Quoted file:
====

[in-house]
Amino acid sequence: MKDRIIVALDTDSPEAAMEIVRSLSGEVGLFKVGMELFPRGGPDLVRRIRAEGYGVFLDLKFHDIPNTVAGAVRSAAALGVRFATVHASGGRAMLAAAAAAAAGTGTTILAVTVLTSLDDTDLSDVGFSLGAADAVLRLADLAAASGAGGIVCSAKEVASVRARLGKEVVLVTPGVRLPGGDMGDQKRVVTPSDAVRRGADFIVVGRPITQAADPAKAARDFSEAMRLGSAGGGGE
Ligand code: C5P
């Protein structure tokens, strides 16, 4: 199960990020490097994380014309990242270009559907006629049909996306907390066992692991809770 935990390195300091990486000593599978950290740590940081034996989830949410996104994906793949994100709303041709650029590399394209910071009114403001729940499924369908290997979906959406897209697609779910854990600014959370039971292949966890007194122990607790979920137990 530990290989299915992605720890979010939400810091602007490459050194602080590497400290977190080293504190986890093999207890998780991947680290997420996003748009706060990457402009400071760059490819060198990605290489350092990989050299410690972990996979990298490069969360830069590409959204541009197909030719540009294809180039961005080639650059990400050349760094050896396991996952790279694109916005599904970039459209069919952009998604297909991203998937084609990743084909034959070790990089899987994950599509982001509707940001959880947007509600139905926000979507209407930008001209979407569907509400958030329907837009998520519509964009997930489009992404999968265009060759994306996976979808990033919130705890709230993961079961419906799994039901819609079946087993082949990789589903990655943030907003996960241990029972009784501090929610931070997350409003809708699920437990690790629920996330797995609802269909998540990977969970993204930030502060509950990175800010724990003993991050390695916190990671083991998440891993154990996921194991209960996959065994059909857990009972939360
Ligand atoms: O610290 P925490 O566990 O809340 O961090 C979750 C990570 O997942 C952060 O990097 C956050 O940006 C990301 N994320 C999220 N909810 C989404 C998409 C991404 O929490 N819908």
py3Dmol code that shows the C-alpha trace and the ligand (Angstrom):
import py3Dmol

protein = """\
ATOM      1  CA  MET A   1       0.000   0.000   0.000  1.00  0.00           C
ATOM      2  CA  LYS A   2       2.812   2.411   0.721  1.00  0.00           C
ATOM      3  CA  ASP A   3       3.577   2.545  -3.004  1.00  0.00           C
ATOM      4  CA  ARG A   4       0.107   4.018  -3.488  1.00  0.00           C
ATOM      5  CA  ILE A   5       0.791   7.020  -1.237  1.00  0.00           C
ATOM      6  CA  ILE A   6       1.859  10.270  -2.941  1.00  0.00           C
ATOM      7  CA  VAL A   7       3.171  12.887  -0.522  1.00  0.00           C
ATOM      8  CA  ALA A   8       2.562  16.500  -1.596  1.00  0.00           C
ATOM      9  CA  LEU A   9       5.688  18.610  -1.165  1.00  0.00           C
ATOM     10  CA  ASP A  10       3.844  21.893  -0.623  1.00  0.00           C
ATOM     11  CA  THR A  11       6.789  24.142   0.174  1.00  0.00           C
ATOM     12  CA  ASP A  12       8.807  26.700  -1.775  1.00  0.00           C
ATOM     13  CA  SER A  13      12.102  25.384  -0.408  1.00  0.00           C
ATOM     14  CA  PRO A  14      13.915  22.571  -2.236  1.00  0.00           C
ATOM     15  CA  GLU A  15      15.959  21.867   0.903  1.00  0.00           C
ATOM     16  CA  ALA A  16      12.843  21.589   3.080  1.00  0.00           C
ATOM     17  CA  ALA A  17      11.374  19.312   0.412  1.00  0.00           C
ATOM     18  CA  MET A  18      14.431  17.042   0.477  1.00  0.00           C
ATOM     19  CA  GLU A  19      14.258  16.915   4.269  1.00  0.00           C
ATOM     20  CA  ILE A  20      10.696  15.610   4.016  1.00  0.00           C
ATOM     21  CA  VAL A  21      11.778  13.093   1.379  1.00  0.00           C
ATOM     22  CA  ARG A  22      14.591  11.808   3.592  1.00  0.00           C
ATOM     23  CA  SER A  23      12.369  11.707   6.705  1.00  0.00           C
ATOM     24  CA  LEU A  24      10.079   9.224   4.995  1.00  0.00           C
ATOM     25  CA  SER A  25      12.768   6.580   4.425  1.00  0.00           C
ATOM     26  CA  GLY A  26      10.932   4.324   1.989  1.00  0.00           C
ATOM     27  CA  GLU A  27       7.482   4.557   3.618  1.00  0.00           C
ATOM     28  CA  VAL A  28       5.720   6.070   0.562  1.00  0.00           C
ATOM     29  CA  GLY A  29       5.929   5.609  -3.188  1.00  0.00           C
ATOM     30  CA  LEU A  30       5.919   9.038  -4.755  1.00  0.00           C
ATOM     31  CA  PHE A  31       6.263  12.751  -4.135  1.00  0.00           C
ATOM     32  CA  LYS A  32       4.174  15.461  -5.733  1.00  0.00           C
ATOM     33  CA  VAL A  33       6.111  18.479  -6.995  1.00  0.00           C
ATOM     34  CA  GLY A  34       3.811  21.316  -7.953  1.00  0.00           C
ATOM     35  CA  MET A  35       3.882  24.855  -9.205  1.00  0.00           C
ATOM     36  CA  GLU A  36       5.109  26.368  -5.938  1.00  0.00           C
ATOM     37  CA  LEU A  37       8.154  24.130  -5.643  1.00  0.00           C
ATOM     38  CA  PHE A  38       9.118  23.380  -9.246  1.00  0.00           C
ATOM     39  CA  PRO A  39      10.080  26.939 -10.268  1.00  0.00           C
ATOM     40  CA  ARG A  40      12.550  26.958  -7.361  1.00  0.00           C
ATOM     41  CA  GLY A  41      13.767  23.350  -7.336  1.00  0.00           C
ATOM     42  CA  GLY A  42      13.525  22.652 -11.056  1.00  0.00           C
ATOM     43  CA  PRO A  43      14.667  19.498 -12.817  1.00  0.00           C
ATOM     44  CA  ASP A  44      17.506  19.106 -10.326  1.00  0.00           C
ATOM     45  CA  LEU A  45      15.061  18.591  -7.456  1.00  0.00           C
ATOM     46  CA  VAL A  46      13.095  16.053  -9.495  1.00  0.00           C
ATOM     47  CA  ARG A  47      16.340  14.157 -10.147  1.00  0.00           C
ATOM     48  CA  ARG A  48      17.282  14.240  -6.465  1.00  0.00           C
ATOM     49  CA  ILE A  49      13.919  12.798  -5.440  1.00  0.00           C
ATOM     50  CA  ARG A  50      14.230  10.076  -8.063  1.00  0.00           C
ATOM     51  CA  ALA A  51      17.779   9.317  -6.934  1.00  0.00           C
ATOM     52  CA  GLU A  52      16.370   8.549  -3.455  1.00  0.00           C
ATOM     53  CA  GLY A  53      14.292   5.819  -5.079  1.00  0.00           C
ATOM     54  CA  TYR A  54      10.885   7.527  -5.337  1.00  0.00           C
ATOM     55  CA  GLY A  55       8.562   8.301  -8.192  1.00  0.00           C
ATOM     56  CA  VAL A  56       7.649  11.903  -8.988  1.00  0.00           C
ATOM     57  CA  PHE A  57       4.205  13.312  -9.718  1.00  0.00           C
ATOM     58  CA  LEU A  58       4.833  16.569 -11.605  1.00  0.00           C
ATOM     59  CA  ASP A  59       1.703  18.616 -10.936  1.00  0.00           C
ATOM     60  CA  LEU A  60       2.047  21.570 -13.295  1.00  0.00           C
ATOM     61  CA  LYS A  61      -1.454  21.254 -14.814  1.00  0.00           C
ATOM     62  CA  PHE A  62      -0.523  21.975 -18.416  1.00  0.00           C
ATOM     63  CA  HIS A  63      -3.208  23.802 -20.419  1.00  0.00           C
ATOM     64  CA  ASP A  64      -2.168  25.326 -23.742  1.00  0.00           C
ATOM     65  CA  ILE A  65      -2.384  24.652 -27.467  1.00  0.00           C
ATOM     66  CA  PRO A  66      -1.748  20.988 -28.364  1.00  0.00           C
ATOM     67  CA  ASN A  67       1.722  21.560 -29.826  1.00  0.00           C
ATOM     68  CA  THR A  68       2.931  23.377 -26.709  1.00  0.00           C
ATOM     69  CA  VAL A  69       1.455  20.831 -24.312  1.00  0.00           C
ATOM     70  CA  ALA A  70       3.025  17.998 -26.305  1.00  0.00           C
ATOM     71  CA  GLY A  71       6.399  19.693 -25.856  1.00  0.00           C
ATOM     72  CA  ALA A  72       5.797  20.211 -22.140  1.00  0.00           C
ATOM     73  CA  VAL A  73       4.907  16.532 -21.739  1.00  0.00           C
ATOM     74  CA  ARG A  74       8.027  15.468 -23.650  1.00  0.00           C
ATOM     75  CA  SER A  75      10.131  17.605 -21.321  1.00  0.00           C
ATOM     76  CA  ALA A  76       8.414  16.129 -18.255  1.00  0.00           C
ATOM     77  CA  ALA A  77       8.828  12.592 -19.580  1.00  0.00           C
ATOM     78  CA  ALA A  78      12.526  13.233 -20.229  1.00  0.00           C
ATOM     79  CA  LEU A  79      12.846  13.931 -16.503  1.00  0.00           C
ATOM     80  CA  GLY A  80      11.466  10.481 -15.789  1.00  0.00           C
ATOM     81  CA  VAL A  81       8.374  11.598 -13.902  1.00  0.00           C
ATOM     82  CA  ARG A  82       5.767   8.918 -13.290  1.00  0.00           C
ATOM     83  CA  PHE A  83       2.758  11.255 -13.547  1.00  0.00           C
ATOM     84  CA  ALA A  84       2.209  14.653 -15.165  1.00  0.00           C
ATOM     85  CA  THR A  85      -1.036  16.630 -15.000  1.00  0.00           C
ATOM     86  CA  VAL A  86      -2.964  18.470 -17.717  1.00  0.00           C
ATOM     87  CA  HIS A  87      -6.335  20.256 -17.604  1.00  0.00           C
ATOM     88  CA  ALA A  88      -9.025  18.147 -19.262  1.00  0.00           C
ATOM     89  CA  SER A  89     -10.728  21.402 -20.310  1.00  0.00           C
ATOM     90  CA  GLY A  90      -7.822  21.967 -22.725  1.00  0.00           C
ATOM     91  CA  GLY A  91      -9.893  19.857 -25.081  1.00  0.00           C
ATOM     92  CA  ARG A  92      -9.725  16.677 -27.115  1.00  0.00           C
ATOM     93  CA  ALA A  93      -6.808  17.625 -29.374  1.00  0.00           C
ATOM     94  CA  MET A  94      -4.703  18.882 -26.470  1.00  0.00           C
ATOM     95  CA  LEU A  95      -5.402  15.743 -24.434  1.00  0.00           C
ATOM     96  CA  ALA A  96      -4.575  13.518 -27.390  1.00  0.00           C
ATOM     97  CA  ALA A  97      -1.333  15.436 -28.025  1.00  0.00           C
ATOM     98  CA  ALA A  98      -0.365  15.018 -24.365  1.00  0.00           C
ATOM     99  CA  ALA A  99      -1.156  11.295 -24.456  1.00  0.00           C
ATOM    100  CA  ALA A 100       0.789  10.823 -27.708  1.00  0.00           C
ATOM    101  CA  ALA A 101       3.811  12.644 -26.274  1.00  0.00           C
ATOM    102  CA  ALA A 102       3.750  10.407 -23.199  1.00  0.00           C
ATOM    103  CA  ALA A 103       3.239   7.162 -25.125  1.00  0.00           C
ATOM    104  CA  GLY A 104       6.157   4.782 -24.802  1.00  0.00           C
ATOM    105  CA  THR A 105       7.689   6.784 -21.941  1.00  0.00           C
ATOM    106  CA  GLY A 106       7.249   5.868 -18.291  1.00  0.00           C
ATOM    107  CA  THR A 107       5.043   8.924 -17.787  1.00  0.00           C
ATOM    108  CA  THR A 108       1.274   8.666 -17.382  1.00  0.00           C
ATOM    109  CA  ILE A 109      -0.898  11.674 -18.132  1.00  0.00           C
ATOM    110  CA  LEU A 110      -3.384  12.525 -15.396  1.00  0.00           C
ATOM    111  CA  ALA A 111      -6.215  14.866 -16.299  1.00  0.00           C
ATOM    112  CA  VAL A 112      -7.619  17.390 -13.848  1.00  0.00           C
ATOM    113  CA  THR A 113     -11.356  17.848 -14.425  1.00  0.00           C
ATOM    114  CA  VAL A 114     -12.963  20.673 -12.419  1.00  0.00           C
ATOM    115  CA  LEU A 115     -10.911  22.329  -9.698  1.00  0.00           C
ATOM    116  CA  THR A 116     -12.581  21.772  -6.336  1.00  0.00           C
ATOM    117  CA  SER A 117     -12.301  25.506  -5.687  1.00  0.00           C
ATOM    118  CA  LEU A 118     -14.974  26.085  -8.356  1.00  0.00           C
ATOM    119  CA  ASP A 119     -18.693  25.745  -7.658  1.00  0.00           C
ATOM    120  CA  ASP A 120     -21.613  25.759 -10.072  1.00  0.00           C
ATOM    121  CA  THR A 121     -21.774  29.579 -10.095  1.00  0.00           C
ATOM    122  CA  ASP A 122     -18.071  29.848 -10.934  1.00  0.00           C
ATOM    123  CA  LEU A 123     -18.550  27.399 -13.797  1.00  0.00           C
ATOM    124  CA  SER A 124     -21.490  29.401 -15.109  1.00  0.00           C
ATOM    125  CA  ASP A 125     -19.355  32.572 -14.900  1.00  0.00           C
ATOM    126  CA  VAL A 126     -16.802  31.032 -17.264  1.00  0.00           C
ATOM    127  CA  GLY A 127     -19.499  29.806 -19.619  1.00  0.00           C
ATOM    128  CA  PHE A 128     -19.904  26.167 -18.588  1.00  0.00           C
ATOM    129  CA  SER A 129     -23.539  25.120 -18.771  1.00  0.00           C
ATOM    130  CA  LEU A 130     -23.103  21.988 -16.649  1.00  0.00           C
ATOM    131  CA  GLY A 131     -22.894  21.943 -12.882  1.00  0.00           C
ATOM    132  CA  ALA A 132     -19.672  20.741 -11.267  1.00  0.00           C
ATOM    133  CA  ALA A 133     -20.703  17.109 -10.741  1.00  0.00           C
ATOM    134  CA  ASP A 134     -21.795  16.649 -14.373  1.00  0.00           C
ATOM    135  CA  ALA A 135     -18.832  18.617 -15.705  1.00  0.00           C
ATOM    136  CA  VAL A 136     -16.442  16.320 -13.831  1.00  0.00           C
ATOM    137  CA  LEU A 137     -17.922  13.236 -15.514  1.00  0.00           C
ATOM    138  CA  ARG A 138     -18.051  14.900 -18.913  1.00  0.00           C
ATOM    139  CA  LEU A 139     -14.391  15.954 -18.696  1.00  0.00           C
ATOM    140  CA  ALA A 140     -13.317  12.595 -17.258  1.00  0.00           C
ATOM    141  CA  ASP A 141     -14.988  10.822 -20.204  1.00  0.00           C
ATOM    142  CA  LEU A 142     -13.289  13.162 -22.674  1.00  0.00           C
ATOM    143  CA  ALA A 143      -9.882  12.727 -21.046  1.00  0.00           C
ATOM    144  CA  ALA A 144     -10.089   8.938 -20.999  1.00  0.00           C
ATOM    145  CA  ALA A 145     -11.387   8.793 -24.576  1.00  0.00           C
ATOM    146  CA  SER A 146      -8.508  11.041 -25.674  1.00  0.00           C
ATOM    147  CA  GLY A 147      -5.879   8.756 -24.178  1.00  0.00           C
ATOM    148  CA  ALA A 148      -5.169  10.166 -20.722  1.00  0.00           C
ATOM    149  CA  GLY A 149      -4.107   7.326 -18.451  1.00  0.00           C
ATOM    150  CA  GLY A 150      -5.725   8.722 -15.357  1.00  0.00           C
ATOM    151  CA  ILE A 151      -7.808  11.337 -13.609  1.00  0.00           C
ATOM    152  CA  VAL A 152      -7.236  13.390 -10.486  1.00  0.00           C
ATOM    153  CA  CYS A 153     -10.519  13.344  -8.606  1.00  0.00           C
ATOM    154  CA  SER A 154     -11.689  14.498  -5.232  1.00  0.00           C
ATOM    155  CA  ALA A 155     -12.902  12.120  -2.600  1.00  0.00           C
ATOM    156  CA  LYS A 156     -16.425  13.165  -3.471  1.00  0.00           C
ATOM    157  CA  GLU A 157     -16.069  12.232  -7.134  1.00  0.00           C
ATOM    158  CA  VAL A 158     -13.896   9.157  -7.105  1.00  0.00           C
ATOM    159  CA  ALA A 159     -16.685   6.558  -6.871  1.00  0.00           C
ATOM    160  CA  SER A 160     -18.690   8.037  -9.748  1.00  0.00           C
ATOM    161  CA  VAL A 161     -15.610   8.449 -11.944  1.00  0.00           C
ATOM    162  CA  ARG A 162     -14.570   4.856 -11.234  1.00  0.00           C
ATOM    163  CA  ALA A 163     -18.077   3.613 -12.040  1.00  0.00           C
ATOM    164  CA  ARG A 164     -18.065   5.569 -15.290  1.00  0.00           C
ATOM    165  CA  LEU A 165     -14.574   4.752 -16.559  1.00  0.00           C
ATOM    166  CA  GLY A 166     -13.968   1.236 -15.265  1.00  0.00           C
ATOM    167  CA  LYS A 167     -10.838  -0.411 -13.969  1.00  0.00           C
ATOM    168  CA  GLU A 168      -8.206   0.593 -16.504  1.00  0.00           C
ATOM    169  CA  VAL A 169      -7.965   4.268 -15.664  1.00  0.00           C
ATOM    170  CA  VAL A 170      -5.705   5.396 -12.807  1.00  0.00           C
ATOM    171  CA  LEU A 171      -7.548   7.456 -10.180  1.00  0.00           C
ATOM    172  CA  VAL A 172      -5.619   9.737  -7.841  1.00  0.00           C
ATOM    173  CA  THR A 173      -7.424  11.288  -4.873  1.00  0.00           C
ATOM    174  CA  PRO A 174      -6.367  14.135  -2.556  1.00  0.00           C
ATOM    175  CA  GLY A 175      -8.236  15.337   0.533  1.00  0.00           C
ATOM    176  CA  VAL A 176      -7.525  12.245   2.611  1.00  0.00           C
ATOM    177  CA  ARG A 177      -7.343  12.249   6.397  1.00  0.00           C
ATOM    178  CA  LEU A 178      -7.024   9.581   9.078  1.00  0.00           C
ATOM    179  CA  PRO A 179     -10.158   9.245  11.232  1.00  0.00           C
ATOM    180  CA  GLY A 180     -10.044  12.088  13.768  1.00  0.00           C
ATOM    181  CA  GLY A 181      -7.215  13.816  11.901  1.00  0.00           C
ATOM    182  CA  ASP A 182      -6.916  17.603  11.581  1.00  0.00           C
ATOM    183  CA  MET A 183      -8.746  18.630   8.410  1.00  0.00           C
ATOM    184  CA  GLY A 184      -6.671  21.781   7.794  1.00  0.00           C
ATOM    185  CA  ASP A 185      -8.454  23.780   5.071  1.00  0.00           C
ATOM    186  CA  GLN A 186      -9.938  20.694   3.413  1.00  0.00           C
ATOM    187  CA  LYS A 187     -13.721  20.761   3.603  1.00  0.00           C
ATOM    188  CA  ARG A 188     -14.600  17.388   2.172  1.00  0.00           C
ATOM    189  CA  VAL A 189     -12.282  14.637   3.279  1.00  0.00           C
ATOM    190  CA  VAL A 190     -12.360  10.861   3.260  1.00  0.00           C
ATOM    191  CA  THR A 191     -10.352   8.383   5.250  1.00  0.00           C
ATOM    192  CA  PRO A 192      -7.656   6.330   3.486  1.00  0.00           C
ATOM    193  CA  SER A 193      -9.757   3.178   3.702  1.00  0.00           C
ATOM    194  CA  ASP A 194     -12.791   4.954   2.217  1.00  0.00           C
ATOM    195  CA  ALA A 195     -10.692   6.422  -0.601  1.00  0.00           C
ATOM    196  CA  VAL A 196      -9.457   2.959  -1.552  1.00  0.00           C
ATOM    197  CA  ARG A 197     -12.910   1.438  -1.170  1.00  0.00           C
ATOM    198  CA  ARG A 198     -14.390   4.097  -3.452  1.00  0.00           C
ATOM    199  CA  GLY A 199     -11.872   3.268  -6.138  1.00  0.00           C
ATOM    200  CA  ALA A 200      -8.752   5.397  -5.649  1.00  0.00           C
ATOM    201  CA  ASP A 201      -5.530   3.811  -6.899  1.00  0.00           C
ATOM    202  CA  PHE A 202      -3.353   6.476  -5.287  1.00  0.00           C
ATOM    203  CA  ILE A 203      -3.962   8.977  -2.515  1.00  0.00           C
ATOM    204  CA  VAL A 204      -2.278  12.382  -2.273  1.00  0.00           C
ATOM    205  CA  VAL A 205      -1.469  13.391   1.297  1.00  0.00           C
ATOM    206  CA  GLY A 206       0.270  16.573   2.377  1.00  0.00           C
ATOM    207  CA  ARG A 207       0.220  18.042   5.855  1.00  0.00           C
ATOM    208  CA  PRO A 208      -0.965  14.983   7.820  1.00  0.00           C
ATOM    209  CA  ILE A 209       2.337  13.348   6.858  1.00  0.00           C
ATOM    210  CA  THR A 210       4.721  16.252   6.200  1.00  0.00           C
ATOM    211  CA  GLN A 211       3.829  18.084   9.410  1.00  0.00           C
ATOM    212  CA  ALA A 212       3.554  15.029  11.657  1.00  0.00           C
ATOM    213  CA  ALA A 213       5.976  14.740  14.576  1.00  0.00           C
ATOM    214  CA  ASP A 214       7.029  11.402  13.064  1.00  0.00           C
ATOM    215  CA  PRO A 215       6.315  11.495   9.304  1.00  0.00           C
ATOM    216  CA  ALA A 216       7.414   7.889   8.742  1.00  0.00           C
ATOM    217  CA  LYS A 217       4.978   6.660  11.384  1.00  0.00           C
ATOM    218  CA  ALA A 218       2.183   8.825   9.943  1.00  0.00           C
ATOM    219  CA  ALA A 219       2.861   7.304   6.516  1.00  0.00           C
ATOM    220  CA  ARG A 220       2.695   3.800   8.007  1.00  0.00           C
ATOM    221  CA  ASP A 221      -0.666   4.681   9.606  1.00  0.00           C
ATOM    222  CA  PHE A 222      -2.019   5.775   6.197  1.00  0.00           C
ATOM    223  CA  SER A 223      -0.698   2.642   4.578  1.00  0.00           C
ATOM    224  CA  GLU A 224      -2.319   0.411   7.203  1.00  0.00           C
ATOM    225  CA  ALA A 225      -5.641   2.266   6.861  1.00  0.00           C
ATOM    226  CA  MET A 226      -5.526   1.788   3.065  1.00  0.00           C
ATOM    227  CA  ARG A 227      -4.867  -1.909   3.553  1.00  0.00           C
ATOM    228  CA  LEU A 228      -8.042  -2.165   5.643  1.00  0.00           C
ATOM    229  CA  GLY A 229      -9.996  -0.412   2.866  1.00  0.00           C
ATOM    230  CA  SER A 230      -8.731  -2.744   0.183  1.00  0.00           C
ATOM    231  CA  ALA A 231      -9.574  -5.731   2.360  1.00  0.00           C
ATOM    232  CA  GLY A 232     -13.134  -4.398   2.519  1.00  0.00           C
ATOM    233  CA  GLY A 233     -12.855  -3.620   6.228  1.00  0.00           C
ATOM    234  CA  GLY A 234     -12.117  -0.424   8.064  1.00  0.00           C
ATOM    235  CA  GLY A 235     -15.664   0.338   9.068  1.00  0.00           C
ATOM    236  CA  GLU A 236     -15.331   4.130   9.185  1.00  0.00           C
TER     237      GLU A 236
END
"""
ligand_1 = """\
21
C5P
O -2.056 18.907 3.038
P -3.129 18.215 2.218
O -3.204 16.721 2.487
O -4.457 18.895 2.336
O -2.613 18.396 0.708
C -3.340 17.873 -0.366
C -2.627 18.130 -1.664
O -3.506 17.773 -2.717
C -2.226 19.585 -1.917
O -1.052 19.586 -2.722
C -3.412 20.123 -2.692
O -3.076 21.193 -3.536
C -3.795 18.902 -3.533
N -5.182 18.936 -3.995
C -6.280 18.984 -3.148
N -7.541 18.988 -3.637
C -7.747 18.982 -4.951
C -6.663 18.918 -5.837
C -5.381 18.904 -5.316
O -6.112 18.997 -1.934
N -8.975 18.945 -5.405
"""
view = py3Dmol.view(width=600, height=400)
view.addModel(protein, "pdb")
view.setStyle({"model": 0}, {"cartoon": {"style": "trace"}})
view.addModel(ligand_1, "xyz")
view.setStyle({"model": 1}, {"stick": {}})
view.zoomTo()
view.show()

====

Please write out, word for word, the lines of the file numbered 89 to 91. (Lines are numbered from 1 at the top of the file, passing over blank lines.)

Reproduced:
ATOM     81  CA  VAL A  81       8.374  11.598 -13.902  1.00  0.00           C
ATOM     82  CA  ARG A  82       5.767   8.918 -13.290  1.00  0.00           C
ATOM     83  CA  PHE A  83       2.758  11.255 -13.547  1.00  0.00           C